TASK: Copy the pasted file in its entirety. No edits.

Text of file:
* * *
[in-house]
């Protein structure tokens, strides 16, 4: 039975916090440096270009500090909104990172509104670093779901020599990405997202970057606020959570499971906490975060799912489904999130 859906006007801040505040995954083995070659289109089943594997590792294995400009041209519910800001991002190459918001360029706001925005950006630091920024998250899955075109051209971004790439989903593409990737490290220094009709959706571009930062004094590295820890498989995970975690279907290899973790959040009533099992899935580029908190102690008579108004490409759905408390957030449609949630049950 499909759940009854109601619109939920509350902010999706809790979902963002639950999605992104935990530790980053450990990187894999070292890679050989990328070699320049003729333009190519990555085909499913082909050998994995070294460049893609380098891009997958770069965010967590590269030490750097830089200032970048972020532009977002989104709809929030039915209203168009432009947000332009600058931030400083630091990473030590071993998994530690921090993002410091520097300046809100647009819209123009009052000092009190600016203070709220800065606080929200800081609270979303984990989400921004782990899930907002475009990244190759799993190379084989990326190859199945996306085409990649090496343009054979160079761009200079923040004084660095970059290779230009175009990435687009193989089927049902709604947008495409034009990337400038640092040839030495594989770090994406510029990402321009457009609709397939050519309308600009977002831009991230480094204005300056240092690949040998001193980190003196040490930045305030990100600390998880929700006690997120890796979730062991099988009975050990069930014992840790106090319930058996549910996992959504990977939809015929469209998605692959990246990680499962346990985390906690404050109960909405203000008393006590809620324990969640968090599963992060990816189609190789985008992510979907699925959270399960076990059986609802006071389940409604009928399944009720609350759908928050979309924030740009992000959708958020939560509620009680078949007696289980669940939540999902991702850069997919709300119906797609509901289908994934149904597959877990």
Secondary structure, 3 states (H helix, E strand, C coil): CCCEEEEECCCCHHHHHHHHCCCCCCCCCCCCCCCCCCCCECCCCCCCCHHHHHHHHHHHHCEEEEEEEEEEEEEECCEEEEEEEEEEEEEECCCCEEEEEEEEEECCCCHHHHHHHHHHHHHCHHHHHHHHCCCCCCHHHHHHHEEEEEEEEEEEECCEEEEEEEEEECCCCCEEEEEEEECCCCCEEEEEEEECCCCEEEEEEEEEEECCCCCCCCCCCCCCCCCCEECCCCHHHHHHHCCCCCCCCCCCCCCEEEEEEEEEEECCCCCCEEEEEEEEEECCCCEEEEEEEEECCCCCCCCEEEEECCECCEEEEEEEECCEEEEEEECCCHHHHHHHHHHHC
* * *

[in-house]
């Protein structure tokens, strides 16, 4: 039975916090440096270009500090909104990172509104670093779901020599990405997202970057606020959570499971906490975060799912489904999130 859906006007801040505040995954083995070659289109089943594997590792294995400009041209519910800001991002190459918001360029706001925005950006630091920024998250899955075109051209971004790439989903593409990737490290220094009709959706571009930062004094590295820890498989995970975690279907290899973790959040009533099992899935580029908190102690008579108004490409759905408390957030449609949630049950 499909759940009854109601619109939920509350902010999706809790979902963002639950999605992104935990530790980053450990990187894999070292890679050989990328070699320049003729333009190519990555085909499913082909050998994995070294460049893609380098891009997958770069965010967590590269030490750097830089200032970048972020532009977002989104709809929030039915209203168009432009947000332009600058931030400083630091990473030590071993998994530690921090993002410091520097300046809100647009819209123009009052000092009190600016203070709220800065606080929200800081609270979303984990989400921004782990899930907002475009990244190759799993190379084989990326190859199945996306085409990649090496343009054979160079761009200079923040004084660095970059290779230009175009990435687009193989089927049902709604947008495409034009990337400038640092040839030495594989770090994406510029990402321009457009609709397939050519309308600009977002831009991230480094204005300056240092690949040998001193980190003196040490930045305030990100600390998880929700006690997120890796979730062991099988009975050990069930014992840790106090319930058996549910996992959504990977939809015929469209998605692959990246990680499962346990985390906690404050109960909405203000008393006590809620324990969640968090599963992060990816189609190789985008992510979907699925959270399960076990059986609802006071389940409604009928399944009720609350759908928050979309924030740009992000959708958020939560509620009680078949007696289980669940939540999902991702850069997919709300119906797609509901289908994934149904597959877990």
Secondary structure, 3 states (H helix, E strand, C coil): CCCEEEEECCCCHHHHHHHHCCCCCCCCCCCCCCCCCCCCECCCCCCCCHHHHHHHHHHHHCEEEEEEEEEEEEEECCEEEEEEEEEEEEEECCCCEEEEEEEEEECCCCHHHHHHHHHHHHHCHHHHHHHHCCCCCCHHHHHHHEEEEEEEEEEEECCEEEEEEEEEECCCCCEEEEEEEECCCCCEEEEEEEECCCCEEEEEEEEEEECCCCCCCCCCCCCCCCCCEECCCCHHHHHHHCCCCCCCCCCCCCCEEEEEEEEEEECCCCCCEEEEEEEEEECCCCEEEEEEEEECCCCCCCCEEEEECCECCEEEEEEEECCEEEEEEECCCHHHHHHHHHHHC